We all want to appear more articulate to our peers. Merriam-Webster defines articulate as, “able to express ideas clearly and effectively in speech or writing” or “clearly expressed and easily understood.” But many of us, myself included, tend to have a hard time organizing and expressing our thoughts fluently. That’s why language, including grammar and vocabulary, must be considered in anyone’s quest to become a stronger speaker.
My first clue to the importance of language in speech came from a previous speech teacher. He said that the best way to improve our vocabulary is to become well-read. Right then, it struck me as fundamental and true. It’s been some years since hearing this and after witnessing countless speeches I think it needs to be reemphasized.
The media that we surround ourselves with greatly affect our thoughts and speech. Our attention these days tends to be mostly fragmented, jumping around from website to website or TV channel to channel. I can hardly think clearly or speak straight after watching just a few commercials or even spending more than a few minutes mindlessly scrolling through a social media feed. Haven’t you noticed this too? I believe this really gets in the way of our ability to express ourselves clearly. I see it in myself, in students and in the people around me.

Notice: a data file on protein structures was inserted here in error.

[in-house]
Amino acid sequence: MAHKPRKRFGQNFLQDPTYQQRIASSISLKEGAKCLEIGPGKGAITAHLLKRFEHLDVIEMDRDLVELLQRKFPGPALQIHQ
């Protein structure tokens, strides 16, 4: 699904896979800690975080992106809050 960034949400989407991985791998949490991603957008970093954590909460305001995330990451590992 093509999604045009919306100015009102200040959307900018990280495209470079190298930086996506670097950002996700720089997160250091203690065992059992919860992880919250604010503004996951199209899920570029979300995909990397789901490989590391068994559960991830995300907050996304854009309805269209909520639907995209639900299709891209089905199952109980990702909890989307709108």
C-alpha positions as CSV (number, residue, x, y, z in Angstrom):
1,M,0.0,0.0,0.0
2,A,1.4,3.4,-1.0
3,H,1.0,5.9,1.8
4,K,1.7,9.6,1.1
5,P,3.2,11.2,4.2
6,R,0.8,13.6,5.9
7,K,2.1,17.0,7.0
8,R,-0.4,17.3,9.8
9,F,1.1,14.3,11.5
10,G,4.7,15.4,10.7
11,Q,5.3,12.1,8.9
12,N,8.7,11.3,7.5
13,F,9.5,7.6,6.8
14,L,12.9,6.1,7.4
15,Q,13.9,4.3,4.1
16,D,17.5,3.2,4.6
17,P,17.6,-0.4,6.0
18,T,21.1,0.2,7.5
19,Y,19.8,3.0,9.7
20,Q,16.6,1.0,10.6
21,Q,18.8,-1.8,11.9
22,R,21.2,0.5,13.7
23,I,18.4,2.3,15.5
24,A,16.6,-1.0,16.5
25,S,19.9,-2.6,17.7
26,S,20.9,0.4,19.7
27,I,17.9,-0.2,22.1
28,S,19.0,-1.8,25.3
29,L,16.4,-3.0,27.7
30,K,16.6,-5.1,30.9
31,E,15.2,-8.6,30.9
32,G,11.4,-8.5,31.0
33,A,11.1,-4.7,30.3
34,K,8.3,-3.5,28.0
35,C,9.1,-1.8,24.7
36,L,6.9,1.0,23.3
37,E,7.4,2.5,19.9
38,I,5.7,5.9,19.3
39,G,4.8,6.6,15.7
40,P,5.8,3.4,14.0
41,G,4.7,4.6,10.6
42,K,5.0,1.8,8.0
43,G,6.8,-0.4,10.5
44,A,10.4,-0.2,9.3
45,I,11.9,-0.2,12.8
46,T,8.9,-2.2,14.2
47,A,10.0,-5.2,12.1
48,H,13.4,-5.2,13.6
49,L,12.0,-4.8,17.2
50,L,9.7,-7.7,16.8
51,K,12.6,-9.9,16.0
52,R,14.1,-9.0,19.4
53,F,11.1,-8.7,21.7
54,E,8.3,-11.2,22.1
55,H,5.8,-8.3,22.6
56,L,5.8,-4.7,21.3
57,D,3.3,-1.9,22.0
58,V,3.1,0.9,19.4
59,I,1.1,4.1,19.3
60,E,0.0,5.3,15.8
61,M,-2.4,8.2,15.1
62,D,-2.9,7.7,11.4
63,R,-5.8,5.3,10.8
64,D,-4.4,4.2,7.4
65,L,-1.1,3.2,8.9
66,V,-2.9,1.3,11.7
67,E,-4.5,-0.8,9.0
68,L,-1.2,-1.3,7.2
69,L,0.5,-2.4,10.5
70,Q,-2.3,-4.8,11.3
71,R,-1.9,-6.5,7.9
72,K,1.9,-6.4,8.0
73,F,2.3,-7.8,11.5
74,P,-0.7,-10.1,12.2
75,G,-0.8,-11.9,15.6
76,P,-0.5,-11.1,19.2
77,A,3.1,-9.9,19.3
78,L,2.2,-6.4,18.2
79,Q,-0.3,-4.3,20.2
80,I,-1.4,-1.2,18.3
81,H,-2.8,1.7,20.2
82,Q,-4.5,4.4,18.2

This is especially relevant to public speaking. Of course, delivery and nerves can help or hurt our speech. But I believe a big part of our speaking-related challenges involve our deficiencies in language skills. How can we speak effectively if we have a hard time finding the right words to express ourselves?
That’s why reading and surrounding ourselves with higher-level discourse is so important for speech (among many other reasons). We must read to lead! It’s certainly best to read from the most credible sources. And I’m sure novels, news articles and even audiobooks are just as useful. It’s important to take in language in a way that helps to make us more articulate rather than spending so much of our time surfing the web, playing on our phones or watching television.
So consider surrounding yourself with higher-level media in order to become more articulate. Conversely, pay attention to how you think and feel after using media unconsciously. I have a feeling you will notice the difference!